14. There was essentially one point advanced in this appeal. It was as follows. The Tribunal whilst correctly posing itself the question of the salary at which the Claimant would have been employed if she had not been dismissed, failed to answer to it. Ms Thelen submitted that the Tribunal required to answer that question even if it involved speculation. She did so under references to the cases of Red Bank, Weston and KPG. The Tribunal could not, without doing so, assess the value of the Claimant's claim for compensation in relation to earnings. Ms Thelen submitted there was ample evidence and material before the Tribunal that, in the Respondent's business, times had changed. Costs had been reduced, there was, by the time of the hearing, only one employee at the equestrian centre and that employee earned only £7,200.

15. As to disposal, she submitted that we could determine the matter, which failing, we should remit to a fresh Tribunal.

16. For the Claimant, Mr Barrow submitted that the assessment of compensation under section 123 of the Employment Rights Act 1996 was a discretionary exercise which ought not to be interred with. He referred in support of that submission to the case of Chief Constable of Lincolnshire Police v Natasha Caston [2009] EWCA Civ 1298 and CICB v Beck [2009] EWCA Civ 619 as referred to by HHJ McMullen QC in his decision when he considered this case on the sift.

17. Mr Barrow pointed to the Tribunal having referred to Red Bank and Polkey correctly. This was not a case where the Claimant's job had disappeared. Mr Locke had wanted to keep on either the Claimant or Miss Hamlyn. The import of that submission seemed to us to be that the Tribunal were then entitled to proceed on the basis that that would necessarily be at the same salary as before. He submitted that there was no evidence that the Claimant's job would have changed. He referred to the same authorities as had Ms Thelen. In addition he referred to the case of Fuller v London Borough of Brent [2011] EWCA Civ 267 at paragraph 30, although we observe only for the latter part of that paragraph. He omitted quotation of the earlier part which advises:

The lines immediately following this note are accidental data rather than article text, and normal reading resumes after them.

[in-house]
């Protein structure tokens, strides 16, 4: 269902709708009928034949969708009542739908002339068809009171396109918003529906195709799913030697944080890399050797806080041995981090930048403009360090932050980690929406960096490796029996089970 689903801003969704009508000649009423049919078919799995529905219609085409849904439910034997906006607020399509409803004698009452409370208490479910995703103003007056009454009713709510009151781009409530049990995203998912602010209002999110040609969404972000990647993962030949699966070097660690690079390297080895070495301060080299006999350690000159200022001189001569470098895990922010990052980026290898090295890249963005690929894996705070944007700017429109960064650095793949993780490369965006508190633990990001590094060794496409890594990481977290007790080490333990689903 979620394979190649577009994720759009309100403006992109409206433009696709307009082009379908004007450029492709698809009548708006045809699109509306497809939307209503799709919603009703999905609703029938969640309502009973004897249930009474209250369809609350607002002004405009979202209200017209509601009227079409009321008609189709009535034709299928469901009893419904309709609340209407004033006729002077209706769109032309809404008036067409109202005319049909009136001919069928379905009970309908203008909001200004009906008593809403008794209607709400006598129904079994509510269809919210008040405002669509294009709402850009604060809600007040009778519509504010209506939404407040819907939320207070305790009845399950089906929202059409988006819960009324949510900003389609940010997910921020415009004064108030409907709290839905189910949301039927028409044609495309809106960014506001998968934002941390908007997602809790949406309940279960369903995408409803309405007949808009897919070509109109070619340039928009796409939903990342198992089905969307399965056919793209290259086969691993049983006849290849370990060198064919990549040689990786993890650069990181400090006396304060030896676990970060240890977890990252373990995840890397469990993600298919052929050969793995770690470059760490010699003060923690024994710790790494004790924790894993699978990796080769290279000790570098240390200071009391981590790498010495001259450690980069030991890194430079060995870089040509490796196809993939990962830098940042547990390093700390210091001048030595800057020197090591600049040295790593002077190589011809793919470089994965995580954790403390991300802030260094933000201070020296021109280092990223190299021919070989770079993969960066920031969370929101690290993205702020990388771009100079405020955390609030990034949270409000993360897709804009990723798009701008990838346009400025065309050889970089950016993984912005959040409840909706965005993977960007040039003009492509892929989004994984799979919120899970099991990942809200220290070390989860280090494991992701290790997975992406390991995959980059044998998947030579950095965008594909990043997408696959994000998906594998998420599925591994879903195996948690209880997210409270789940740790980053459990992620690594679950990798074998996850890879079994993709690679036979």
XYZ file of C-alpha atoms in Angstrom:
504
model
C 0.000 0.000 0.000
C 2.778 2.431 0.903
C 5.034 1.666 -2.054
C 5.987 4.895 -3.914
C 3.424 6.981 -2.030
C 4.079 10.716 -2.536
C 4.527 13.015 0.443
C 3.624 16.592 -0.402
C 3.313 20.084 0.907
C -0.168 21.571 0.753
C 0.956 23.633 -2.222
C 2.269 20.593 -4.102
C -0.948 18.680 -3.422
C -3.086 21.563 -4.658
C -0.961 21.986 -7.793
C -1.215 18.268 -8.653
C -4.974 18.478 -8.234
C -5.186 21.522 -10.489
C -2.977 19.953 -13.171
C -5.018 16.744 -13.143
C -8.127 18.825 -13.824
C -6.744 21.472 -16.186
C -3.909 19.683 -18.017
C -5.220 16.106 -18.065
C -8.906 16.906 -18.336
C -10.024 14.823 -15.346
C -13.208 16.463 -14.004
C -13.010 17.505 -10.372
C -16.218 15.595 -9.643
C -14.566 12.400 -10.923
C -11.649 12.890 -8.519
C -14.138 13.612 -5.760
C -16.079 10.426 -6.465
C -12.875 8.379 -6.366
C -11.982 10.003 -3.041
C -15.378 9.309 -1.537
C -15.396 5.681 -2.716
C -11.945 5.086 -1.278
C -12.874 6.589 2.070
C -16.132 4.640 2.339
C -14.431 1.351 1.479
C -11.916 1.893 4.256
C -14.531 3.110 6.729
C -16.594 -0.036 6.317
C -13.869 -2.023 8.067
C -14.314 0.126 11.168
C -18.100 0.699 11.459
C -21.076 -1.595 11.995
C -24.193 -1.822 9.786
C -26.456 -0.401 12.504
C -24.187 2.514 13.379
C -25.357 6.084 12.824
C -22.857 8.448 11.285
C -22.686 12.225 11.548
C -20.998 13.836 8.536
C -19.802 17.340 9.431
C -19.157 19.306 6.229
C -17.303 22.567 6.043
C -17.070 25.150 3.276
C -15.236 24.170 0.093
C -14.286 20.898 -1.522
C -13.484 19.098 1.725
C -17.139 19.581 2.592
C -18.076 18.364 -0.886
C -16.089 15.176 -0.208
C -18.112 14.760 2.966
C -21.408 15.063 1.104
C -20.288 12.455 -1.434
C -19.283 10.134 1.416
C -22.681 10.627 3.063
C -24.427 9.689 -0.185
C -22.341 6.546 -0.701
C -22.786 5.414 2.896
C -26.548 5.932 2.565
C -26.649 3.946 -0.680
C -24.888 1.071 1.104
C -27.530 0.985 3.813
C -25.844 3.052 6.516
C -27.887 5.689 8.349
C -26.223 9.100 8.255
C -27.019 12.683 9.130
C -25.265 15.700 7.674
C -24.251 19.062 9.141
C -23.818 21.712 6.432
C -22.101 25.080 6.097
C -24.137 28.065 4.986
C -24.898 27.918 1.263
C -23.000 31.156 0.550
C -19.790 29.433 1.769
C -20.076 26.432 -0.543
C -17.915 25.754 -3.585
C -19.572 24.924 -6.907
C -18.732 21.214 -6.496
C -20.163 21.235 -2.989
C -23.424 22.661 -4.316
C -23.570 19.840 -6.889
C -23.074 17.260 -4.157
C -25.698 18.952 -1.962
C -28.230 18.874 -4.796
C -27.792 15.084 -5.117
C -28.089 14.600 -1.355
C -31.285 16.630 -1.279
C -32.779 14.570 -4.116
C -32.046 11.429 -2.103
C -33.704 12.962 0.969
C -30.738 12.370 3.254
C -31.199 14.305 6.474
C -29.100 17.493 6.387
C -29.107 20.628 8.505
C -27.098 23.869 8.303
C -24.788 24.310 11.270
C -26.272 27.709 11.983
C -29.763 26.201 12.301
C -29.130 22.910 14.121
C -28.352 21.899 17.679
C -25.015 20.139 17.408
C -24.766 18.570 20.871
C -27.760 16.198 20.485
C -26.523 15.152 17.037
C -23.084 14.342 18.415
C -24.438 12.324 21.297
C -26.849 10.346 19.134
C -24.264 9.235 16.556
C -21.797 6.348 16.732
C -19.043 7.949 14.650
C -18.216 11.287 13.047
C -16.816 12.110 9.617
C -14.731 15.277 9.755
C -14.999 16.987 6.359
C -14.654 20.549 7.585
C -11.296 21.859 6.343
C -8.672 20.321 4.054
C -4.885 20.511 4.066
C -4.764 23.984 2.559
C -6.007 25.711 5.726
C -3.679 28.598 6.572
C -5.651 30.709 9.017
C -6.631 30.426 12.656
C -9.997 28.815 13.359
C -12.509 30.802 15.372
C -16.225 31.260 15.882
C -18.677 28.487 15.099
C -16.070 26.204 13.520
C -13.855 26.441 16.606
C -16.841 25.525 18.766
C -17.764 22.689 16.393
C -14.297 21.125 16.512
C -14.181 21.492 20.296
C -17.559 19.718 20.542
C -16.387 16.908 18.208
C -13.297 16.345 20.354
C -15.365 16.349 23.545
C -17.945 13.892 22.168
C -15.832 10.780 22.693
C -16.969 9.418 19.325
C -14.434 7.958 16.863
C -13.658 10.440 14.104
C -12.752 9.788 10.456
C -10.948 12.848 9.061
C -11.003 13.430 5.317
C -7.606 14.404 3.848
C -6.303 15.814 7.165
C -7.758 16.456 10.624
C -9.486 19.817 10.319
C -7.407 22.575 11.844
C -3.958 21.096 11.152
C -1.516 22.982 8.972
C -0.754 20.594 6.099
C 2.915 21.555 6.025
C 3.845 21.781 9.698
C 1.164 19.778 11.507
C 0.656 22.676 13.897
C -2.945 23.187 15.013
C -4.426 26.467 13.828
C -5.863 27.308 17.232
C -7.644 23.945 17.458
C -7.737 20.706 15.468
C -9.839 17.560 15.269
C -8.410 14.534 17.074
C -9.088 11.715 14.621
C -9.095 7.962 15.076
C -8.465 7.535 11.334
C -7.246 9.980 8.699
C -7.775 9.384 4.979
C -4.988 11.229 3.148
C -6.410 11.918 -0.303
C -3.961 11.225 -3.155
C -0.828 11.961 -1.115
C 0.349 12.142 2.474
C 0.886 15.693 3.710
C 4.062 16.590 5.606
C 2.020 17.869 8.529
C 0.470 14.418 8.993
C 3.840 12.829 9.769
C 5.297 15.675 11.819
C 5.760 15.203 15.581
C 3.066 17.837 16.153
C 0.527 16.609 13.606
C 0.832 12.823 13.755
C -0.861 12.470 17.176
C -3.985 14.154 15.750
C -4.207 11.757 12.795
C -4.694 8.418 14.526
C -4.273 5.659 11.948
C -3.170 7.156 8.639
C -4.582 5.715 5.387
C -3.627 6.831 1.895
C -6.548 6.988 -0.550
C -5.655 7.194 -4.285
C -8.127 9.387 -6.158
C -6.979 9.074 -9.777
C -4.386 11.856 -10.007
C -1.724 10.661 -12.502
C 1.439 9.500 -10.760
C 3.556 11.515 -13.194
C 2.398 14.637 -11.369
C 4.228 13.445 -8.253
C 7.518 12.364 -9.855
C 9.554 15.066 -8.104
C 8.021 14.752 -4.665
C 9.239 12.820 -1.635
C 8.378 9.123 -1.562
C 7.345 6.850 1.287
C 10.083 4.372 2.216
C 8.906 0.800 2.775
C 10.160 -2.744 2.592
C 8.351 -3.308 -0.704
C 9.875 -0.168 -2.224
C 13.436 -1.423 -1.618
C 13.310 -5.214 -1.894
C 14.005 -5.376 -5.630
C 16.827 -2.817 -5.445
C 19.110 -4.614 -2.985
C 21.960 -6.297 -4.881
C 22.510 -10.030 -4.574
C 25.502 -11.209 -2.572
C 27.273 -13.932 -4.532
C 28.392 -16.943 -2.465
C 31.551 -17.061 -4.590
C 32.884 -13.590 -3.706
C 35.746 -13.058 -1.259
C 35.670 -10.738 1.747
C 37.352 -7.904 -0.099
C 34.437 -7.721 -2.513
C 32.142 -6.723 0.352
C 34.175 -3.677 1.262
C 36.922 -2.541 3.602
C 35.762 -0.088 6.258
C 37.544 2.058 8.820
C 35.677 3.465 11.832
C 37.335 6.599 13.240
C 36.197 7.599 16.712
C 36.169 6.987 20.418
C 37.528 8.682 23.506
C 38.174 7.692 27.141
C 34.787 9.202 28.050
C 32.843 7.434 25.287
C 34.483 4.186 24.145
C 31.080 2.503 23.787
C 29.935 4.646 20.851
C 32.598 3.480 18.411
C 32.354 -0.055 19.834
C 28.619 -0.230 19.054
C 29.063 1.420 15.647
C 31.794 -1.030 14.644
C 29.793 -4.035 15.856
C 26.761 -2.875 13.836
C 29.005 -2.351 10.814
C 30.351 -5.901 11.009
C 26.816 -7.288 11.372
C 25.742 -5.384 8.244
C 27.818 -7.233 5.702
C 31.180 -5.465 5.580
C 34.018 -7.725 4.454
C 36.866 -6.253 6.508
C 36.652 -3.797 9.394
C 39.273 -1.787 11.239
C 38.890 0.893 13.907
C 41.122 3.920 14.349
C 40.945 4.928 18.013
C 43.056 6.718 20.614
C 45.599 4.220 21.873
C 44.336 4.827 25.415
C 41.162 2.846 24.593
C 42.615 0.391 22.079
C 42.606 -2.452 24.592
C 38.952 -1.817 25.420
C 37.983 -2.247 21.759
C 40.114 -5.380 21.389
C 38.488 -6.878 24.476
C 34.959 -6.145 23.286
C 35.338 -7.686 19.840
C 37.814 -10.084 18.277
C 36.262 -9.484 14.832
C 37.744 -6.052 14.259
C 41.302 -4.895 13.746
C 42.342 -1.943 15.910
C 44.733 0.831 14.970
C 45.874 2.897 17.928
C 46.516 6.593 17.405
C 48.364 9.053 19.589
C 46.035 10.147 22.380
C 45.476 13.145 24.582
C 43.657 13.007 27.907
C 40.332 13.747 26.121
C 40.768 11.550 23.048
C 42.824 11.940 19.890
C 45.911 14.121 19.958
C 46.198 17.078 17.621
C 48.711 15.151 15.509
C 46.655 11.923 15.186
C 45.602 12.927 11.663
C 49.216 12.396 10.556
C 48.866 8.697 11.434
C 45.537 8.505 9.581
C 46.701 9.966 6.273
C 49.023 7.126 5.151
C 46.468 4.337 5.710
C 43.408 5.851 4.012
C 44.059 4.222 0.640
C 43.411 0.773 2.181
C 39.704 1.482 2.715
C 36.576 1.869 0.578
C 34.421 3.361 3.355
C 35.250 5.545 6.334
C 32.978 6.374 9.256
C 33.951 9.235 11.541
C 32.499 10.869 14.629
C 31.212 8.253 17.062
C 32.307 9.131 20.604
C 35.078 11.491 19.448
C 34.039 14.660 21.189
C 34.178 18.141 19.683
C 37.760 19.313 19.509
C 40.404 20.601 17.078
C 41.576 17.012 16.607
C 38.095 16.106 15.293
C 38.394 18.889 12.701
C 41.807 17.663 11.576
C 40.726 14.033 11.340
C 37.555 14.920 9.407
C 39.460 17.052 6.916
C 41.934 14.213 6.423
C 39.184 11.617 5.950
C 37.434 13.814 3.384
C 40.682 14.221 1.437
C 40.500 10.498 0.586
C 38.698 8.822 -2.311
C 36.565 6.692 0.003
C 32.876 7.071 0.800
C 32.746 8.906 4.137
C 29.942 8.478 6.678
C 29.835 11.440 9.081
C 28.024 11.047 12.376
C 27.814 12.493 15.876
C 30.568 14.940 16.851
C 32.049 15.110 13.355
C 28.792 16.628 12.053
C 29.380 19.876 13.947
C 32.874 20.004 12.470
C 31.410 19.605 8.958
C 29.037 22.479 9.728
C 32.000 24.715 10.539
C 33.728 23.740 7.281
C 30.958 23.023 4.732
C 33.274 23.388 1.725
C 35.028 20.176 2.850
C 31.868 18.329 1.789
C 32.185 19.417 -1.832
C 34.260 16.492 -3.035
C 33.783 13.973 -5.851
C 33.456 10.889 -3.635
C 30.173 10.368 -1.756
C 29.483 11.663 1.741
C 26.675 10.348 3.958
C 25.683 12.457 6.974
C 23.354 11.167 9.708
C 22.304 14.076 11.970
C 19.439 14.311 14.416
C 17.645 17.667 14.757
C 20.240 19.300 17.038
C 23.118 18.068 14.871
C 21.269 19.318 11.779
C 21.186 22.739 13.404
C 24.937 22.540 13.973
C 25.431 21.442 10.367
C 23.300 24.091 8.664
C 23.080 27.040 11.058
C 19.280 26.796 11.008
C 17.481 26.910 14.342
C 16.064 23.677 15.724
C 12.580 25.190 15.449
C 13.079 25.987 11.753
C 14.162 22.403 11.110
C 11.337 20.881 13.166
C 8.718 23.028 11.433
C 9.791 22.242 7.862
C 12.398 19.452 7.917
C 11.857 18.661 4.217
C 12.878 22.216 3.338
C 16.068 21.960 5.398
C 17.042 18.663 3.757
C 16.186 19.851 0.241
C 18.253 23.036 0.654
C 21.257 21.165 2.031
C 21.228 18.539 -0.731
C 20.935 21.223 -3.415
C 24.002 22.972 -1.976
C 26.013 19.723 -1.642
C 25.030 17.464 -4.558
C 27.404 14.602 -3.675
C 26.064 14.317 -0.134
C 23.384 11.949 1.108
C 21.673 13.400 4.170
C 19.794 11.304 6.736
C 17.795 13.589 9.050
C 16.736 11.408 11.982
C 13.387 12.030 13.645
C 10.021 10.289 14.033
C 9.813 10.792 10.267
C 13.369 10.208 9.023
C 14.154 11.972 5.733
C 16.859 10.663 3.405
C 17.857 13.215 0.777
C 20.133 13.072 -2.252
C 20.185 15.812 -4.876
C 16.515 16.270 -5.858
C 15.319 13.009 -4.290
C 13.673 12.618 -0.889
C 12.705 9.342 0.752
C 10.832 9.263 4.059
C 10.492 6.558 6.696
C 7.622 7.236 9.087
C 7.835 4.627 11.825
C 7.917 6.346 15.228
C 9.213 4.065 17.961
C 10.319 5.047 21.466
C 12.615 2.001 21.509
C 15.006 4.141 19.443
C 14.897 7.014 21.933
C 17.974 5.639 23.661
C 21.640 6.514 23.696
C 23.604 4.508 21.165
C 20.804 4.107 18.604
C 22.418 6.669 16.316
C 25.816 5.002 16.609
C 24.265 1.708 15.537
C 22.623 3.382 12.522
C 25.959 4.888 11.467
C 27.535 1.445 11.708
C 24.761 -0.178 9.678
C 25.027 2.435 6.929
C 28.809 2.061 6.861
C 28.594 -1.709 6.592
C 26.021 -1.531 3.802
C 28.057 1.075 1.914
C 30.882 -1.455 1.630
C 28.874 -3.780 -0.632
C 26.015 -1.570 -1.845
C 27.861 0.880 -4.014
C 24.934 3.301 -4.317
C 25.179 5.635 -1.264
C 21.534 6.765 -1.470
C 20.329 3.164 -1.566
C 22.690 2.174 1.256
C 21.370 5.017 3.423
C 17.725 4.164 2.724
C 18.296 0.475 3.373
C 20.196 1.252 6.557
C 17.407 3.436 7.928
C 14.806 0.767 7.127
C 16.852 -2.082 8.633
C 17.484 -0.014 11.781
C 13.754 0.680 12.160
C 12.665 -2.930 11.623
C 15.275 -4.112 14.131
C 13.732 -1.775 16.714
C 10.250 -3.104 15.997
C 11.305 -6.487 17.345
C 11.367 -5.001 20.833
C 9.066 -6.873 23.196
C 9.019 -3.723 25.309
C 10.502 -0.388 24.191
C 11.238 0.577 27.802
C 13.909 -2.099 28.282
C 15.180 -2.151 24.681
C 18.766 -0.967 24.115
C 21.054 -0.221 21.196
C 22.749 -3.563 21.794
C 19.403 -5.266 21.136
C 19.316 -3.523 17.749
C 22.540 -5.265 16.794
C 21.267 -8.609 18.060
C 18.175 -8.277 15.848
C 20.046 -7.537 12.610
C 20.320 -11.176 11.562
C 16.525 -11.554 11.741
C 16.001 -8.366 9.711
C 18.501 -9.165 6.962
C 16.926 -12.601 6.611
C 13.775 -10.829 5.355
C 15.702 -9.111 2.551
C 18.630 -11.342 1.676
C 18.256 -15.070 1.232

"Another teaching of experience is that as with other Tribunals and Courts there are occasions when a correct self direction of law is stated by the ET but then overlooked or misapplied at the point of decision."

18. Mr Barrow submitted that in the passage in which the Tribunal had concluded that there was but a 20% chance of the Claimant being dismissed if the Respondent had followed a fair procedure, they had also found that it was not possible to reach any view about what salary she would have received if she had been kept on. We pause to observe that, on one view, that proposition wholly undermines the Claimant's case since it would suggest that no loss of earnings could be allowed for. We think, however, that the import of Mr Barrow's submission was intended to be that the Tribunal had, in fact, concluded that they could properly assume that the Claimant would have carried on being paid at her pre-dismissal rate.